Case study: from Latvia to Wales

A young Latvian couple were working in a chip shop in South Wales’ Rhondda Valley without pay. The owner exploited them, threatening to have them deported unless they worked over 100 hours a week. The couple worked so much that they rarely left the flat about the shop, which was in a terrible condition, with central heating and no bed.

The owner kept promising he would pay them when the business turned a profit. After working unpaid for almost 32 months, the couple finally objected to their appalling living conditions. The owner threatened them with deportation. 

Fortunately, the couple sought legal advice and specialist employment solicitor Nathan Vidini offered pro bono assistance under the ELIPS scheme (Employment Tribunal Litigant in Person Support Scheme). Recognising that the case fell under the Modern Day Slavery Act 2015, he assisted for two years.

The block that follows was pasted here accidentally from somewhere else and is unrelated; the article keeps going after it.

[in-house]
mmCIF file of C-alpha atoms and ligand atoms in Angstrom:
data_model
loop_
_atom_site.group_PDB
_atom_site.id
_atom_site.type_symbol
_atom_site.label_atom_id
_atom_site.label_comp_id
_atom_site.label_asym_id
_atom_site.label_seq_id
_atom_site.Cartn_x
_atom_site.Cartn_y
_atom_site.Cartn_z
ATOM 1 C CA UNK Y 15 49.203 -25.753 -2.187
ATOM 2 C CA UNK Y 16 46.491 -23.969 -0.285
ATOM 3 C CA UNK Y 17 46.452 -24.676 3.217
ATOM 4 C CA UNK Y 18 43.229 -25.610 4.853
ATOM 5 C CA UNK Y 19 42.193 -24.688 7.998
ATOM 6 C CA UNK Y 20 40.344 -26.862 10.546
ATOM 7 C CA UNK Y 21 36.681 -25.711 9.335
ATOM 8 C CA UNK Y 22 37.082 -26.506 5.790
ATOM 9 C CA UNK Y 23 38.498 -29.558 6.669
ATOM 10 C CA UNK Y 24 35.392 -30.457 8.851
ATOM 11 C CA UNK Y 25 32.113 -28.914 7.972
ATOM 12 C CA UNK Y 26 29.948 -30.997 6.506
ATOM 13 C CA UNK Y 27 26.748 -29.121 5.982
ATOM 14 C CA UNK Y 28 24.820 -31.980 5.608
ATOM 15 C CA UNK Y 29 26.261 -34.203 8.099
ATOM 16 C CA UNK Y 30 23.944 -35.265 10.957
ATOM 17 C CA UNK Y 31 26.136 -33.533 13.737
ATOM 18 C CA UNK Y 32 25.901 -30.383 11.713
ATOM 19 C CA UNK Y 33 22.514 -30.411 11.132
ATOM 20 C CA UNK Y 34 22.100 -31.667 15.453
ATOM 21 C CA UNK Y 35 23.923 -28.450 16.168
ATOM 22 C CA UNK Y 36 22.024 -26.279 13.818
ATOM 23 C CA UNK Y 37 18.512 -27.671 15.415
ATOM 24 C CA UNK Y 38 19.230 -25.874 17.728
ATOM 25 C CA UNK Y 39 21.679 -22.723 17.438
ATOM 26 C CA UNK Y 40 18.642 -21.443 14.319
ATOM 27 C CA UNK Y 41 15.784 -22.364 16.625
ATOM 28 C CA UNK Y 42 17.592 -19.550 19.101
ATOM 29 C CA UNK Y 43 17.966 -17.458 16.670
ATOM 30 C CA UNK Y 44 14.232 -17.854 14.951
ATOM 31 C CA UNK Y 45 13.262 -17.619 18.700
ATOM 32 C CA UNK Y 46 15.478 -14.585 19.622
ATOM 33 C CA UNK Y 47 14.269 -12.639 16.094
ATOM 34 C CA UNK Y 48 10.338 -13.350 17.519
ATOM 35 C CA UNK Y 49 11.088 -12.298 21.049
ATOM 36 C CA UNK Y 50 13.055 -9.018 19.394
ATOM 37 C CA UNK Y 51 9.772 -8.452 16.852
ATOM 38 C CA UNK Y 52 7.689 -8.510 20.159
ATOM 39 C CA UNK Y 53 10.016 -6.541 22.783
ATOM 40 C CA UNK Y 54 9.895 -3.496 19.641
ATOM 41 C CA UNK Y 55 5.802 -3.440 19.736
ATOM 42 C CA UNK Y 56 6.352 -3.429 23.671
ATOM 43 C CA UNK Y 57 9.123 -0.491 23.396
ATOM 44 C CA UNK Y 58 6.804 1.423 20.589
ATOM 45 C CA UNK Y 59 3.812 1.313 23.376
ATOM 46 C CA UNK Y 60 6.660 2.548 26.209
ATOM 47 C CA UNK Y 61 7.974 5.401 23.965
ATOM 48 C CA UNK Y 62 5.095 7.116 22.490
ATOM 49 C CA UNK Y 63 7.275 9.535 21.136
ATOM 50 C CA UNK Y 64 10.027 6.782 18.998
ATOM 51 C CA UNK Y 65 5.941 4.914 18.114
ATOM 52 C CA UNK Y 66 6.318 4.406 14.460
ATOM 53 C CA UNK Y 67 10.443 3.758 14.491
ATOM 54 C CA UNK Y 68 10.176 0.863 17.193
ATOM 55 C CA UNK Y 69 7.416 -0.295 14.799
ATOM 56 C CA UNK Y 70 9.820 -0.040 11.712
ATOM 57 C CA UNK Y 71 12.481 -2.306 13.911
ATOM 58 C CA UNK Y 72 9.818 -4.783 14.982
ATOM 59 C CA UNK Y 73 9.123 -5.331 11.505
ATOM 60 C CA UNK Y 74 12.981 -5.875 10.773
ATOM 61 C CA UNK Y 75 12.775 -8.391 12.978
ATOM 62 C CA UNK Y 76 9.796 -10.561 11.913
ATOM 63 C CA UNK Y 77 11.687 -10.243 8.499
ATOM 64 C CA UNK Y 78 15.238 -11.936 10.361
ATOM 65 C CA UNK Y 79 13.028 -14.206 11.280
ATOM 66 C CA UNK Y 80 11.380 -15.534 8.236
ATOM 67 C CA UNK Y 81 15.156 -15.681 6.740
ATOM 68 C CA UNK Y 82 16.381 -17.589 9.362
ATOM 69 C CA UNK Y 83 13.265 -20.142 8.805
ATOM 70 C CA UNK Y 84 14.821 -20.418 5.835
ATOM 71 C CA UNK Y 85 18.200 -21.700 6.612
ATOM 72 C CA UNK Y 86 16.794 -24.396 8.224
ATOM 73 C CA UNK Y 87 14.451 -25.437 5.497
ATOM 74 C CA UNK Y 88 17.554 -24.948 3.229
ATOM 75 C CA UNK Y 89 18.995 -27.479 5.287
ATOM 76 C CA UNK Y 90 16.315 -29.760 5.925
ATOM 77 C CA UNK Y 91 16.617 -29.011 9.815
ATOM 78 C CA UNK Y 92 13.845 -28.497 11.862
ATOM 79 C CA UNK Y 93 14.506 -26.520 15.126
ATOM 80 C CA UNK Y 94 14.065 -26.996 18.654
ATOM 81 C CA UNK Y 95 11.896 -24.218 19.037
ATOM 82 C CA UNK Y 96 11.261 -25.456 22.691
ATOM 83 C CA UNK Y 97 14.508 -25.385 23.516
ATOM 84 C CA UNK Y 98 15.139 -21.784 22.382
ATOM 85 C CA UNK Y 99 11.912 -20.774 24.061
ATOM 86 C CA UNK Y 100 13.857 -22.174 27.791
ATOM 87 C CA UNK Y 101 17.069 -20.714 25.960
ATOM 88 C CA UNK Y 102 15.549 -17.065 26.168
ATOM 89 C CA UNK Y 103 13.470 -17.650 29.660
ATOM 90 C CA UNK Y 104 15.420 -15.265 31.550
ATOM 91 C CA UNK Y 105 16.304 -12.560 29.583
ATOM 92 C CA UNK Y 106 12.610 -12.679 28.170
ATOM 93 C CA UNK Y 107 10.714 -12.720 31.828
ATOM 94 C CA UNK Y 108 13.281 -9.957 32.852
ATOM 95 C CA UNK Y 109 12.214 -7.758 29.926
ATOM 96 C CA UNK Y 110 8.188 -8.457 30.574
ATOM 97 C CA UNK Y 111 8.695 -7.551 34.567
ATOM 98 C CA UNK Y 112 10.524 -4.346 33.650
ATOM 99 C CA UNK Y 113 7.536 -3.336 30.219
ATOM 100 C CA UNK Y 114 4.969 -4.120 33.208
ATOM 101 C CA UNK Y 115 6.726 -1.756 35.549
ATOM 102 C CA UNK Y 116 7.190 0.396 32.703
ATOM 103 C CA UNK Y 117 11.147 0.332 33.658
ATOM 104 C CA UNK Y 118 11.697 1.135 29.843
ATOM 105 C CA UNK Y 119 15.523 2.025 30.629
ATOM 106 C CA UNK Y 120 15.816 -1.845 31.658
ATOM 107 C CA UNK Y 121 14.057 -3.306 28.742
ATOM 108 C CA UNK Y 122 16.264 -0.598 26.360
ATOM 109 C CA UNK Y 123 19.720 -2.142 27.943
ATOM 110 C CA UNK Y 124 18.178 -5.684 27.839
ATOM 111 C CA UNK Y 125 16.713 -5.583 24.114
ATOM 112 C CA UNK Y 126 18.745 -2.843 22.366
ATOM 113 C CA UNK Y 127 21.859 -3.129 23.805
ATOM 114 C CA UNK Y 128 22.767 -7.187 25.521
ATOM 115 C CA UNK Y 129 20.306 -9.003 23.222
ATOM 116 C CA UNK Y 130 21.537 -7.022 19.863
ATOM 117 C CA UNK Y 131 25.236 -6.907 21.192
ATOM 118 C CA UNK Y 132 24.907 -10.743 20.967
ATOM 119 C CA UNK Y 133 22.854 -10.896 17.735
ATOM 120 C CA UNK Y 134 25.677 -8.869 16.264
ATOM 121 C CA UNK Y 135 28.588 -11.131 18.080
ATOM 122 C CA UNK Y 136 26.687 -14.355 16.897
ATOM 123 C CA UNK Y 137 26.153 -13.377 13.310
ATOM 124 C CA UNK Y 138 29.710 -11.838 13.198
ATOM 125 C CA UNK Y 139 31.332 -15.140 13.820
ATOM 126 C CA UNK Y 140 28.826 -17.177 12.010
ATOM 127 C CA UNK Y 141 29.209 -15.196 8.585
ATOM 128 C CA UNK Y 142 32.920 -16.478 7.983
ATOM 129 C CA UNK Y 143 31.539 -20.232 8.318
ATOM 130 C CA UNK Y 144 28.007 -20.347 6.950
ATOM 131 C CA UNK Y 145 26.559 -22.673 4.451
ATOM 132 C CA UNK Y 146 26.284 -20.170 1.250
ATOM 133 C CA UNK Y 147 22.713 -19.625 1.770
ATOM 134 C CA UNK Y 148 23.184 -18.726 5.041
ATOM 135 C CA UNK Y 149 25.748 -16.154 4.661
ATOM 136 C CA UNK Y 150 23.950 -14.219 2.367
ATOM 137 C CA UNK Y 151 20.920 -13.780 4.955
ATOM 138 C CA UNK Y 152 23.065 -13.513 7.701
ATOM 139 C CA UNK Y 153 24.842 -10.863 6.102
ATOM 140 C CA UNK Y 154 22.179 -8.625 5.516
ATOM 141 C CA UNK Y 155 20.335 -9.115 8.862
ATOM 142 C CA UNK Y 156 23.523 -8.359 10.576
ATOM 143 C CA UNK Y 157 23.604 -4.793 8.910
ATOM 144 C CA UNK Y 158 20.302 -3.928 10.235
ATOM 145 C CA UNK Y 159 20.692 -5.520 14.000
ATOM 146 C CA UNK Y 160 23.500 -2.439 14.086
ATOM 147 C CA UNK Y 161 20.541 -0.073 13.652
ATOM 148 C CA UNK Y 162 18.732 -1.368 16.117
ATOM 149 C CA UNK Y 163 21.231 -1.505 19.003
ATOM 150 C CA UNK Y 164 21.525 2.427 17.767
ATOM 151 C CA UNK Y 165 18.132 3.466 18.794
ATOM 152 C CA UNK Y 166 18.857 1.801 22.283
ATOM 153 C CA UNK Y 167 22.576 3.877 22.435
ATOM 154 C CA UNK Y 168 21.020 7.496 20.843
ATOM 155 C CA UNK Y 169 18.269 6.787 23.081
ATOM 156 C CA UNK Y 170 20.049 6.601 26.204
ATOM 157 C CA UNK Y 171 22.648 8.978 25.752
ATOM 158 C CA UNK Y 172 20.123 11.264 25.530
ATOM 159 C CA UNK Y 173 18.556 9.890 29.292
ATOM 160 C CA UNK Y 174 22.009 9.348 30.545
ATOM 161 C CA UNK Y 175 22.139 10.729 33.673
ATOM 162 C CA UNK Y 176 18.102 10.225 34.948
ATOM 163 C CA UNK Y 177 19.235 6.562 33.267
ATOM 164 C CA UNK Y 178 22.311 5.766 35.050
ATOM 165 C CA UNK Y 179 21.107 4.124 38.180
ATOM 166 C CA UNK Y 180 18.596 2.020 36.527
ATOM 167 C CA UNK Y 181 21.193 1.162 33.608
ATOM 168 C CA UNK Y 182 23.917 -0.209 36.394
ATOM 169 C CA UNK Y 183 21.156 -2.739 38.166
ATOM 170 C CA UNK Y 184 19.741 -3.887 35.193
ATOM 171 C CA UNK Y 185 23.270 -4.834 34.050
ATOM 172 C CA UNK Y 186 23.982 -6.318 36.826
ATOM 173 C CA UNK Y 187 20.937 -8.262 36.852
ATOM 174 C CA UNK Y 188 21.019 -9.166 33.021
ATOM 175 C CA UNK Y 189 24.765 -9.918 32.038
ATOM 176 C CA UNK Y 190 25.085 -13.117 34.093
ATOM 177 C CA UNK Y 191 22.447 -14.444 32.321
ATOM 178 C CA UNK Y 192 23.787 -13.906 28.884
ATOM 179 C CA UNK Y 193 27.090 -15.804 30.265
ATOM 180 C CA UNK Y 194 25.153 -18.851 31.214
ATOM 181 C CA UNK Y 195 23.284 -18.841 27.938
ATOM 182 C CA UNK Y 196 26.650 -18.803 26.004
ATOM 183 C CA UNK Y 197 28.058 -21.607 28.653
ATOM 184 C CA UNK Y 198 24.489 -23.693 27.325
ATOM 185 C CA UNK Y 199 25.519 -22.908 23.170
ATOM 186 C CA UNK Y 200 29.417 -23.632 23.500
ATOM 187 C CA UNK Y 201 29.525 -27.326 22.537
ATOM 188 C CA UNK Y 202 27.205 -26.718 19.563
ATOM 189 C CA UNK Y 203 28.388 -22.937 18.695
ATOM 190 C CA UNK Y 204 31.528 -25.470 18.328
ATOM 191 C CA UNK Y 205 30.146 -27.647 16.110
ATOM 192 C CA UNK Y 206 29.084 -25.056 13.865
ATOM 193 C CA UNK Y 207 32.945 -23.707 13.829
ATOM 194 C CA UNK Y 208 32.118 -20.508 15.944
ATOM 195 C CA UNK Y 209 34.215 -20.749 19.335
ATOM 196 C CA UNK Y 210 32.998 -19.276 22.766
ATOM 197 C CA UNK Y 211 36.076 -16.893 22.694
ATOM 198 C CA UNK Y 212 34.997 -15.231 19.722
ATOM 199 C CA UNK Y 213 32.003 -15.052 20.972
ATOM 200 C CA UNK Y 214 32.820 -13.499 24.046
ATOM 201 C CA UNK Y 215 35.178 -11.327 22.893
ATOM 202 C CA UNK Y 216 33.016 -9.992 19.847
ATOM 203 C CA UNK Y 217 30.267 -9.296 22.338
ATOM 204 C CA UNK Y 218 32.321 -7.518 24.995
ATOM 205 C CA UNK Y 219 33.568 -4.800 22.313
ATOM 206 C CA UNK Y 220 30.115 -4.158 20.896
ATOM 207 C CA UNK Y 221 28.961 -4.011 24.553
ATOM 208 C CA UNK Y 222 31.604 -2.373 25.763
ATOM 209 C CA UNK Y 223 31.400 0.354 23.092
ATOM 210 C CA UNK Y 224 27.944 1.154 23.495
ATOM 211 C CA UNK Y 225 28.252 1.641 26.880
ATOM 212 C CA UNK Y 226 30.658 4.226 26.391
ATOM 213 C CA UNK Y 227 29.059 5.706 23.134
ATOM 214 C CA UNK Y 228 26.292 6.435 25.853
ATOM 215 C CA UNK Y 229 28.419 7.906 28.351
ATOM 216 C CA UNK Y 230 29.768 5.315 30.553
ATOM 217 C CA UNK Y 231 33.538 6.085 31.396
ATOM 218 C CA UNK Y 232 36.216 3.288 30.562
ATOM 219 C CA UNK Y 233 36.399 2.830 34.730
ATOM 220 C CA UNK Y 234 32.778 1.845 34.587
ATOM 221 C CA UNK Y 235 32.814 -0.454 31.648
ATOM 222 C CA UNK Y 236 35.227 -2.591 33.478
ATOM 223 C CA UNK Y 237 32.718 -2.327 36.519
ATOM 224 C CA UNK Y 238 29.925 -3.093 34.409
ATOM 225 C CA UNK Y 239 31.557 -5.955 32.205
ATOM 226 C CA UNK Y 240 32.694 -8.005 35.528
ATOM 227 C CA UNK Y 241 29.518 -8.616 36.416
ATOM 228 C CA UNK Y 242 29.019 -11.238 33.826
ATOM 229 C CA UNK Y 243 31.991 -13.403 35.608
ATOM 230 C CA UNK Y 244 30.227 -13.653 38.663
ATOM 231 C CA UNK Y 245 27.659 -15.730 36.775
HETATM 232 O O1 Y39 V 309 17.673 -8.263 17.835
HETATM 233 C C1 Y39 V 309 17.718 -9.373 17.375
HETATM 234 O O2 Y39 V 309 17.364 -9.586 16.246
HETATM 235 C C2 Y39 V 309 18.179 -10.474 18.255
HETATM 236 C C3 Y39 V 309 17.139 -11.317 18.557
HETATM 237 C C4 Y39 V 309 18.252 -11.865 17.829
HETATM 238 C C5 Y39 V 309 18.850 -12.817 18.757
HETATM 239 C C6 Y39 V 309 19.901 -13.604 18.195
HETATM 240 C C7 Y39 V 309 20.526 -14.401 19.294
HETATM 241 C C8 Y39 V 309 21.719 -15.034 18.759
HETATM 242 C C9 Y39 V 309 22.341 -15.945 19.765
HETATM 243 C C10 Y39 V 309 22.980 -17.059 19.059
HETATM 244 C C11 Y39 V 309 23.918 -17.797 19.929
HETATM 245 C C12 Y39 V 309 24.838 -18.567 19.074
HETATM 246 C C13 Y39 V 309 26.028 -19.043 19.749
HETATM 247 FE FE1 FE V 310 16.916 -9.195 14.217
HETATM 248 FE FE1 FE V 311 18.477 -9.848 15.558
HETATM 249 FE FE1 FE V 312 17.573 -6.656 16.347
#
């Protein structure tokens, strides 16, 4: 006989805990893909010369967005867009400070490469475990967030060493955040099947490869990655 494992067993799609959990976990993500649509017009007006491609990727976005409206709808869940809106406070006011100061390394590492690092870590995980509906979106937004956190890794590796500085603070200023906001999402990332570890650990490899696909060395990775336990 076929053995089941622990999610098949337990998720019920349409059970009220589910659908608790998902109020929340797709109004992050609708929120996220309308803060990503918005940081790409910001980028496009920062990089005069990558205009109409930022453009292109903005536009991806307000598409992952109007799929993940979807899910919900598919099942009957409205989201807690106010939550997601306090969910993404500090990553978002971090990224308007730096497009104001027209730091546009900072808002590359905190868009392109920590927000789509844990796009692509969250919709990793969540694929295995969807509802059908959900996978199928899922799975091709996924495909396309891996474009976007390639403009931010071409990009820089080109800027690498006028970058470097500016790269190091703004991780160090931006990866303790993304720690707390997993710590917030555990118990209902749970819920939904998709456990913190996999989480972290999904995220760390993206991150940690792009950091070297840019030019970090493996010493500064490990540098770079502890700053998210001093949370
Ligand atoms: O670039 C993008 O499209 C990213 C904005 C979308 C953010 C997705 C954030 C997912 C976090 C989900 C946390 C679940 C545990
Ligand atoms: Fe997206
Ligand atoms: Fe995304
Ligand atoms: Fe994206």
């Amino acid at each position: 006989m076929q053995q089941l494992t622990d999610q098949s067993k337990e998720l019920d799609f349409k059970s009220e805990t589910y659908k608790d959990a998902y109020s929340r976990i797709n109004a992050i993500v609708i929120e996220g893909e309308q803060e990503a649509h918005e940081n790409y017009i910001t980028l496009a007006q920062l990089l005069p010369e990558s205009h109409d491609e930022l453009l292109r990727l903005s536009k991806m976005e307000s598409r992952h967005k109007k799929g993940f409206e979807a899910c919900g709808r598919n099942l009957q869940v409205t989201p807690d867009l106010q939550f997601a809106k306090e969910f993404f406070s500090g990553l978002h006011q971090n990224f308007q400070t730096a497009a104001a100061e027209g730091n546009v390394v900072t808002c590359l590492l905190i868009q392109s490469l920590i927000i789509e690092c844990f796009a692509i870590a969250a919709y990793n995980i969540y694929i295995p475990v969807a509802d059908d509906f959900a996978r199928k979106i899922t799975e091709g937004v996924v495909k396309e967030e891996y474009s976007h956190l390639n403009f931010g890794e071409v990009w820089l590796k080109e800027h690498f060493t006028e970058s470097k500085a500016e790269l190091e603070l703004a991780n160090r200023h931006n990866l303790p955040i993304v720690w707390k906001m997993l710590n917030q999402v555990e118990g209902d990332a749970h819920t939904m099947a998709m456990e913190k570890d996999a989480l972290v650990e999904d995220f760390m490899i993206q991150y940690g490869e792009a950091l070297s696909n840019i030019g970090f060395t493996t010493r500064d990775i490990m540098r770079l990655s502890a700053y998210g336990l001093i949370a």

When the case came to the Employment Tribunal, with the assistance of barrister George Pollitt of Iscoed Chambers, the couple had the legal representation that they needed. They were awarded a substantial amount both for loss of earnings and for the physically and emotionally damaging experience they had suffered.

This was the first Modern Day Slavery Case in Wales, and for the couple it was lifechanging. In a heartfelt thank you card, the couple described how Nathan and George had ‘saved [their] lives’ and were the ‘best people in the world’. Thanks to the pro bono assistance they received, the couple were able to move forward with their lives and they named their son – who was born while the case was progressing – Nathan.